Baby Birds: The Chipping Sparrow
In July young birds just out of their nests are everywhere and can be confusing and tricky to identify. Most field guides do not show juvenile plumage which often is quite different from their parents. One common nester at Mount Auburn is the Chipping Sparrow, a breeding plumaged Chipping Sparrow is one of the easiest sparrows to identify with their brick red cap, prominent white eye stripe and a clear unstreaked breast.
Pete Dunne; author of many books on birding has called the Chipping Sparrow the Rusty-capped Lawn Sparrow. The Chipper nests mostly in conifers throughout the Cemetery, the young fledged “baby” birds are streaked from head to toe, looking more like a House Finch than a Chipping Sparrow. This juvenile plumage is somewhat prolonged and it is not uncommon to encounter this plumage into October, though many other juveniles will start to resemble the adults but will have a more brownish breast and will lack the red or rufous crown. The Brown-headed Cowbird will often parasitize the nest of the Chipping Sparrow, though at Mount Auburn they seem to be more successful in hiding their nest than the Song Sparrow which is heavily hit by cowbirds. It is very sad sight to see a fledged cowbird being fed by its much smaller foster parent.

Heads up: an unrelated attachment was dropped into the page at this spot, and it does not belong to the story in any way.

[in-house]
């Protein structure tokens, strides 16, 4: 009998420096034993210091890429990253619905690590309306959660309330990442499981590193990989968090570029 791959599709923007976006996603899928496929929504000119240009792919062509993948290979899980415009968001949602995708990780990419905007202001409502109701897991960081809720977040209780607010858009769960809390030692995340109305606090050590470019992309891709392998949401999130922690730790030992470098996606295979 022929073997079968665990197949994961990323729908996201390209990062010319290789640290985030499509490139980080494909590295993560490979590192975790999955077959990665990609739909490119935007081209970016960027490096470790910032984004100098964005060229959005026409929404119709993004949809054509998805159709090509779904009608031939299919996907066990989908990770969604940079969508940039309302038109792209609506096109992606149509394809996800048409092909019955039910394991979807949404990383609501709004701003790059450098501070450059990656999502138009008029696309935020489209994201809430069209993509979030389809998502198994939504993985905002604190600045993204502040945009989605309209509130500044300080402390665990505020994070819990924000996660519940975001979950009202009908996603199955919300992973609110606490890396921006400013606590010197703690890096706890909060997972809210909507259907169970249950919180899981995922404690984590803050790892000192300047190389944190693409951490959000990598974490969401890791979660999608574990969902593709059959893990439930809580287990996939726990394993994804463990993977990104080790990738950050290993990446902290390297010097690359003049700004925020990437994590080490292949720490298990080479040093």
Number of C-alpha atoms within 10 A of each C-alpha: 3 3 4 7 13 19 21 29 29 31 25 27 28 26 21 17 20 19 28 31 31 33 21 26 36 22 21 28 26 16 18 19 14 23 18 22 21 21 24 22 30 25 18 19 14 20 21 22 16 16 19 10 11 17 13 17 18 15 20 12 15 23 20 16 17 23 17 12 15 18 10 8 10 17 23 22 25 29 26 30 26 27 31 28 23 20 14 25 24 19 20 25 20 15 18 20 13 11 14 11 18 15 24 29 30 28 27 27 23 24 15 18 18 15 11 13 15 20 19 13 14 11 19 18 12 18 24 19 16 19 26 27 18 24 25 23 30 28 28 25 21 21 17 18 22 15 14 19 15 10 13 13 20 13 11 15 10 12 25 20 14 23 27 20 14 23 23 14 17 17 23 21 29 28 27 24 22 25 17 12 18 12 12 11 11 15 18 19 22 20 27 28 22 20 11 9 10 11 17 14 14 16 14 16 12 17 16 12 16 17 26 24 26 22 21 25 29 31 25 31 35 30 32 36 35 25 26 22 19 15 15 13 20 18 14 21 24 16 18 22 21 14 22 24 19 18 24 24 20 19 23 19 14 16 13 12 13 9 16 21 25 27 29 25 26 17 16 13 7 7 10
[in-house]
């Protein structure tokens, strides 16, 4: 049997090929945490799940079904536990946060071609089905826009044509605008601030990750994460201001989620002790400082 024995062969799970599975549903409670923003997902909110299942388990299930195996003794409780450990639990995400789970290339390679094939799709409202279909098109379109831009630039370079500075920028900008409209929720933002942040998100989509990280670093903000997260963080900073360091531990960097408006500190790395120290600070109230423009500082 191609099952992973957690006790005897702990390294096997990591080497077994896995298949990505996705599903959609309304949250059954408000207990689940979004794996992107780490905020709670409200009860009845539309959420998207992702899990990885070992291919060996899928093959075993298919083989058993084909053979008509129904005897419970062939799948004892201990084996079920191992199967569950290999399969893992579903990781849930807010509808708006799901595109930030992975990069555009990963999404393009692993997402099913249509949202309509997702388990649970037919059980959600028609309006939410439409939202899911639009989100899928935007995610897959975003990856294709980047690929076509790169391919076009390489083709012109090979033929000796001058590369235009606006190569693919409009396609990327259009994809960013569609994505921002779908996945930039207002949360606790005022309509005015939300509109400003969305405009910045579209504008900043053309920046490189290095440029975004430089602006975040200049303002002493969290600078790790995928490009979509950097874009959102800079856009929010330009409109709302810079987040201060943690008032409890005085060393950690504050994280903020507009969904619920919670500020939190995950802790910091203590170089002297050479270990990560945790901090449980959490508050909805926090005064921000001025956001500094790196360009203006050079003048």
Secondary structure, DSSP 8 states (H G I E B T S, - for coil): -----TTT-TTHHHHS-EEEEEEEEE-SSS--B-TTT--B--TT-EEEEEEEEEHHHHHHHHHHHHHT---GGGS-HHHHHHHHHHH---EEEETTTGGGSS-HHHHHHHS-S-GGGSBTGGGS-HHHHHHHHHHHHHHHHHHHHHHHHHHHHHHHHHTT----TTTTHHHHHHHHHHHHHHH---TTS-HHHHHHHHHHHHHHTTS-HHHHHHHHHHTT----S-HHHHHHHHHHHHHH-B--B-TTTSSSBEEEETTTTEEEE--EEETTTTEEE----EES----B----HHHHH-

Photo of Immature Chipping Sparrow by Ryan Schain